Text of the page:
Referee Paul Alcock took his time before brandishing the red card in di Canio’s direction. What happened next was inexcusable on di Canio’s part. He shoved Alcock to the ground. Whilst the referee made the absolute most of the contact, di Canio had no right to behave like he did. The FA took a dim view to the incident and handed him an 11-match ban. Sheffield Wednesday suspended him immediately after the incident and he would never play for the club again. He moved to West Ham in January 1999.

For the record, Keown was also sent off in the incident and Sheffield Wednesday ended up winning the game 1-0 with a late winner from Lee Briscoe.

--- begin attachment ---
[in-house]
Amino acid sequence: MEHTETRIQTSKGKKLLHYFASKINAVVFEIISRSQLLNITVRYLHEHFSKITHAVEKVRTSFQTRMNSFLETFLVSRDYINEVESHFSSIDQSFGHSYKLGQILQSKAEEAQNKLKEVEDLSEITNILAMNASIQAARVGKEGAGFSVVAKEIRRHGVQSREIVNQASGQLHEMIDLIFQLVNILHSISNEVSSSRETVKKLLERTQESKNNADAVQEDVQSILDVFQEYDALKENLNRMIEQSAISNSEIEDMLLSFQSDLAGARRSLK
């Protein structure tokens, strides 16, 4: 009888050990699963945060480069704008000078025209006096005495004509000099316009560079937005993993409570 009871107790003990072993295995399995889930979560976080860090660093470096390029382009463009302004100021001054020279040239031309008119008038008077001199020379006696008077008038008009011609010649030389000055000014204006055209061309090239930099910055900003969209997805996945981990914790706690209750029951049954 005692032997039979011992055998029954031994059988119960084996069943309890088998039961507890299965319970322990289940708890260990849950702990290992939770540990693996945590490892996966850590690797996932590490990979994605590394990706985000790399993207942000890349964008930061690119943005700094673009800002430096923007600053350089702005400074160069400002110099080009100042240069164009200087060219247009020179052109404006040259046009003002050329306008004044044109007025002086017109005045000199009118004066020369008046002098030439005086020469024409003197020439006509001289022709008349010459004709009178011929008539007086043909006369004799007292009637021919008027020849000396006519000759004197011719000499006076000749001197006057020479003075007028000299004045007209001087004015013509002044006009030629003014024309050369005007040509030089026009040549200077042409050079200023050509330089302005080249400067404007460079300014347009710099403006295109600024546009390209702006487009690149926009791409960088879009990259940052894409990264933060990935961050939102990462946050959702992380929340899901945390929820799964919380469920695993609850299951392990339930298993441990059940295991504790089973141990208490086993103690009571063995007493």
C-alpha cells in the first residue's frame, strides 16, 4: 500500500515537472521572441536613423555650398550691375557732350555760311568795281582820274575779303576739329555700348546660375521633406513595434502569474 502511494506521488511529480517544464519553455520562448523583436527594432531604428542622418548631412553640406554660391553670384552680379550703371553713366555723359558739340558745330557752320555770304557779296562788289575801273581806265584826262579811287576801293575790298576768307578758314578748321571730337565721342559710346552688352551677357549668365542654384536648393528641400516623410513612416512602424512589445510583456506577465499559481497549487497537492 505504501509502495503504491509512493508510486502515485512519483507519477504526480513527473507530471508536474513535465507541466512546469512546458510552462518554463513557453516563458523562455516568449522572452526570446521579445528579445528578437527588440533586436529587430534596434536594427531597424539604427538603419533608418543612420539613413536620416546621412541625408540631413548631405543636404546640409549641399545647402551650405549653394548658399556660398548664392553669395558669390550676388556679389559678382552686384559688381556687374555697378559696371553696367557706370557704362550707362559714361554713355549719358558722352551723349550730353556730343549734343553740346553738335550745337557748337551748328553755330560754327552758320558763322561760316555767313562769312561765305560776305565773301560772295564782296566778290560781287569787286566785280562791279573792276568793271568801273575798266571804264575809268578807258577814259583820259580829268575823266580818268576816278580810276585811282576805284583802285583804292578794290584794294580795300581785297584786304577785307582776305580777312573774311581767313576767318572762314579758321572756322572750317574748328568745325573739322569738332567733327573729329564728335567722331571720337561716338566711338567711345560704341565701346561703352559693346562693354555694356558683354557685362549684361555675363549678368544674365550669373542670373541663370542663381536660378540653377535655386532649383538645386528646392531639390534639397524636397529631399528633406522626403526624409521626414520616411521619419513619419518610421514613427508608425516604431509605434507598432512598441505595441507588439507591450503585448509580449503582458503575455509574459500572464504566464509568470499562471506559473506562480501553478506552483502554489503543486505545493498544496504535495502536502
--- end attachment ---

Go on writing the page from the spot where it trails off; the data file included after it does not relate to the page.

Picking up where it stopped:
It was a sour incident and whilst some do feel Paul Alcock definitely over-exaggerated his fall, showing physical contact to a referee was simply unacceptable. For all the brilliance of di Canio’s career, including that brilliant goal against Wimbledon in March 2000, these incidents are just as fondly remembered for the wrong reasons.

Referees in the Middle: Paul Alcock

Premier League Career: 1995-2000

First Premier League Match: Coventry City 2-1 Manchester City (23 August 1995)

Final Premier League Match: Liverpool FC 0-0 Southampton (7 May 2000)

Born in 1953, Paul Alcock spent over 20 years in professional football and was a Premier League referee from 1995-2000.

Originally from Surrey, Alcock became a linesman in the Football League in 1982 and spent six seasons running the line at many English grounds. He joined the Premier League referee list in 1995 and his first game in charge was on the first midweek round of fixtures in the 1995/1996 season. Dion Dublin scored a late header in Coventry City’s 2-1 win over Manchester City at Highfield Road.